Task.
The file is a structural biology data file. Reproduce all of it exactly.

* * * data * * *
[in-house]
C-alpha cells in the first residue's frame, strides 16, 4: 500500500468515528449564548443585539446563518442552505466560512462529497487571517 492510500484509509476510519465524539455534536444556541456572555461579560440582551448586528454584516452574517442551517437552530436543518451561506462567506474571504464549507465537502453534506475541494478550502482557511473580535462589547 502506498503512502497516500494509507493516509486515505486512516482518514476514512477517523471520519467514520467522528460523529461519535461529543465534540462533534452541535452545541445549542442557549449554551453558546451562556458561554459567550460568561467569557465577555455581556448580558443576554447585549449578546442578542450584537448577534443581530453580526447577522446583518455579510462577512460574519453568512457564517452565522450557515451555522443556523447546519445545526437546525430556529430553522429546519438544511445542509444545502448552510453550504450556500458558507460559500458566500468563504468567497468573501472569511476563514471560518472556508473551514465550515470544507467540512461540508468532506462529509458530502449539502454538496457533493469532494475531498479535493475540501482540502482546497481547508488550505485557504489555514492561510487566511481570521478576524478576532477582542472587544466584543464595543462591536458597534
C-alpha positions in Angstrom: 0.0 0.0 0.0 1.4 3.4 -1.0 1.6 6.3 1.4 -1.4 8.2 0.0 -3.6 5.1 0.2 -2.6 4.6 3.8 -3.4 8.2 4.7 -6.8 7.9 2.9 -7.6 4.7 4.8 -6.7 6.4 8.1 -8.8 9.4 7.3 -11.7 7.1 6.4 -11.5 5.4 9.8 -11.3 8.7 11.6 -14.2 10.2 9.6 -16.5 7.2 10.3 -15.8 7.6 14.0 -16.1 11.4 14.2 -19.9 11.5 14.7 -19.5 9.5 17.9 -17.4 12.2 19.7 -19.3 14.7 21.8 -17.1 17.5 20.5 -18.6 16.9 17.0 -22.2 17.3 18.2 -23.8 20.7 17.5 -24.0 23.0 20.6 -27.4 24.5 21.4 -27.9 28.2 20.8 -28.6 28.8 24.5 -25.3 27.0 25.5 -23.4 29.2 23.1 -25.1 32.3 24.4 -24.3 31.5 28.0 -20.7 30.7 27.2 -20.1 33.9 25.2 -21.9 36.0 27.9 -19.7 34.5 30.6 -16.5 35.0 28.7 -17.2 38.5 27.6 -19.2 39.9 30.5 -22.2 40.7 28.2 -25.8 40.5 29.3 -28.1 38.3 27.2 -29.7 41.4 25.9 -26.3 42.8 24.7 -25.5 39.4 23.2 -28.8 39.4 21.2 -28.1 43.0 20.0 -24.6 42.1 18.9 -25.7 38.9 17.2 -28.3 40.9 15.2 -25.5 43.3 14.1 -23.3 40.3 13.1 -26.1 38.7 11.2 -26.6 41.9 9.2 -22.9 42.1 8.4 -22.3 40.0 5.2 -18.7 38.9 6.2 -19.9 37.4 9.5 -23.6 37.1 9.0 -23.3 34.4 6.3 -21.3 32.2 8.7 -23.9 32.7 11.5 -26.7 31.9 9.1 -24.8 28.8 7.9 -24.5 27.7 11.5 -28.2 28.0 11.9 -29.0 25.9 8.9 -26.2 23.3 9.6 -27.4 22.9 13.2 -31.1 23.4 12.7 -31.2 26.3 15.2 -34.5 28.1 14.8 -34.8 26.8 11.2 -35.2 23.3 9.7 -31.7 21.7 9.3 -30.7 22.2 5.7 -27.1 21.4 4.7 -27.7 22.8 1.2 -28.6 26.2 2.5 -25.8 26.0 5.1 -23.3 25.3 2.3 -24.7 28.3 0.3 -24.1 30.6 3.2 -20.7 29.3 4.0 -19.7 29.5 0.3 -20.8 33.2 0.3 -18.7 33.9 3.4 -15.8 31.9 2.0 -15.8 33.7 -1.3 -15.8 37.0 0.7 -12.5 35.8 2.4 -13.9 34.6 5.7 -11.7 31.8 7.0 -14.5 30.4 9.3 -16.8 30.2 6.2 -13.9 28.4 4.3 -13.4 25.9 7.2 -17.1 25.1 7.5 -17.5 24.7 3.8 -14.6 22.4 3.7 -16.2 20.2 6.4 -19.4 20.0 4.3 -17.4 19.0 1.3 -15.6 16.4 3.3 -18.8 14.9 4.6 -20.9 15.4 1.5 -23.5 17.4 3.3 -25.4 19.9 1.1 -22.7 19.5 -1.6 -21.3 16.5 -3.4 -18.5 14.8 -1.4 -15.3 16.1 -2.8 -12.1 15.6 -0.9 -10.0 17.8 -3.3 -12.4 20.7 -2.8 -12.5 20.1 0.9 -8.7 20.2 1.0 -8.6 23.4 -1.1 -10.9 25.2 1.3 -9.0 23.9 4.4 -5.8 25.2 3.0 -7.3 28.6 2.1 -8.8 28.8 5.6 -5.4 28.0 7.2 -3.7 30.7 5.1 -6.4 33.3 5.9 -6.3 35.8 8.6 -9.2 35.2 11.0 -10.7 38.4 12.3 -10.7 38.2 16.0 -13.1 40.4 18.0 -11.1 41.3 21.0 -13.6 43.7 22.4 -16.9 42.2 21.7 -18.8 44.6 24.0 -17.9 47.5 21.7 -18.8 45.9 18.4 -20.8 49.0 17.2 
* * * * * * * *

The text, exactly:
[in-house]
C-alpha cells in the first residue's frame, strides 16, 4: 500500500468515528449564548443585539446563518442552505466560512462529497487571517 492510500484509509476510519465524539455534536444556541456572555461579560440582551448586528454584516452574517442551517437552530436543518451561506462567506474571504464549507465537502453534506475541494478550502482557511473580535462589547 502506498503512502497516500494509507493516509486515505486512516482518514476514512477517523471520519467514520467522528460523529461519535461529543465534540462533534452541535452545541445549542442557549449554551453558546451562556458561554459567550460568561467569557465577555455581556448580558443576554447585549449578546442578542450584537448577534443581530453580526447577522446583518455579510462577512460574519453568512457564517452565522450557515451555522443556523447546519445545526437546525430556529430553522429546519438544511445542509444545502448552510453550504450556500458558507460559500458566500468563504468567497468573501472569511476563514471560518472556508473551514465550515470544507467540512461540508468532506462529509458530502449539502454538496457533493469532494475531498479535493475540501482540502482546497481547508488550505485557504489555514492561510487566511481570521478576524478576532477582542472587544466584543464595543462591536458597534
C-alpha positions in Angstrom: 0.0 0.0 0.0 1.4 3.4 -1.0 1.6 6.3 1.4 -1.4 8.2 0.0 -3.6 5.1 0.2 -2.6 4.6 3.8 -3.4 8.2 4.7 -6.8 7.9 2.9 -7.6 4.7 4.8 -6.7 6.4 8.1 -8.8 9.4 7.3 -11.7 7.1 6.4 -11.5 5.4 9.8 -11.3 8.7 11.6 -14.2 10.2 9.6 -16.5 7.2 10.3 -15.8 7.6 14.0 -16.1 11.4 14.2 -19.9 11.5 14.7 -19.5 9.5 17.9 -17.4 12.2 19.7 -19.3 14.7 21.8 -17.1 17.5 20.5 -18.6 16.9 17.0 -22.2 17.3 18.2 -23.8 20.7 17.5 -24.0 23.0 20.6 -27.4 24.5 21.4 -27.9 28.2 20.8 -28.6 28.8 24.5 -25.3 27.0 25.5 -23.4 29.2 23.1 -25.1 32.3 24.4 -24.3 31.5 28.0 -20.7 30.7 27.2 -20.1 33.9 25.2 -21.9 36.0 27.9 -19.7 34.5 30.6 -16.5 35.0 28.7 -17.2 38.5 27.6 -19.2 39.9 30.5 -22.2 40.7 28.2 -25.8 40.5 29.3 -28.1 38.3 27.2 -29.7 41.4 25.9 -26.3 42.8 24.7 -25.5 39.4 23.2 -28.8 39.4 21.2 -28.1 43.0 20.0 -24.6 42.1 18.9 -25.7 38.9 17.2 -28.3 40.9 15.2 -25.5 43.3 14.1 -23.3 40.3 13.1 -26.1 38.7 11.2 -26.6 41.9 9.2 -22.9 42.1 8.4 -22.3 40.0 5.2 -18.7 38.9 6.2 -19.9 37.4 9.5 -23.6 37.1 9.0 -23.3 34.4 6.3 -21.3 32.2 8.7 -23.9 32.7 11.5 -26.7 31.9 9.1 -24.8 28.8 7.9 -24.5 27.7 11.5 -28.2 28.0 11.9 -29.0 25.9 8.9 -26.2 23.3 9.6 -27.4 22.9 13.2 -31.1 23.4 12.7 -31.2 26.3 15.2 -34.5 28.1 14.8 -34.8 26.8 11.2 -35.2 23.3 9.7 -31.7 21.7 9.3 -30.7 22.2 5.7 -27.1 21.4 4.7 -27.7 22.8 1.2 -28.6 26.2 2.5 -25.8 26.0 5.1 -23.3 25.3 2.3 -24.7 28.3 0.3 -24.1 30.6 3.2 -20.7 29.3 4.0 -19.7 29.5 0.3 -20.8 33.2 0.3 -18.7 33.9 3.4 -15.8 31.9 2.0 -15.8 33.7 -1.3 -15.8 37.0 0.7 -12.5 35.8 2.4 -13.9 34.6 5.7 -11.7 31.8 7.0 -14.5 30.4 9.3 -16.8 30.2 6.2 -13.9 28.4 4.3 -13.4 25.9 7.2 -17.1 25.1 7.5 -17.5 24.7 3.8 -14.6 22.4 3.7 -16.2 20.2 6.4 -19.4 20.0 4.3 -17.4 19.0 1.3 -15.6 16.4 3.3 -18.8 14.9 4.6 -20.9 15.4 1.5 -23.5 17.4 3.3 -25.4 19.9 1.1 -22.7 19.5 -1.6 -21.3 16.5 -3.4 -18.5 14.8 -1.4 -15.3 16.1 -2.8 -12.1 15.6 -0.9 -10.0 17.8 -3.3 -12.4 20.7 -2.8 -12.5 20.1 0.9 -8.7 20.2 1.0 -8.6 23.4 -1.1 -10.9 25.2 1.3 -9.0 23.9 4.4 -5.8 25.2 3.0 -7.3 28.6 2.1 -8.8 28.8 5.6 -5.4 28.0 7.2 -3.7 30.7 5.1 -6.4 33.3 5.9 -6.3 35.8 8.6 -9.2 35.2 11.0 -10.7 38.4 12.3 -10.7 38.2 16.0 -13.1 40.4 18.0 -11.1 41.3 21.0 -13.6 43.7 22.4 -16.9 42.2 21.7 -18.8 44.6 24.0 -17.9 47.5 21.7 -18.8 45.9 18.4 -20.8 49.0 17.2 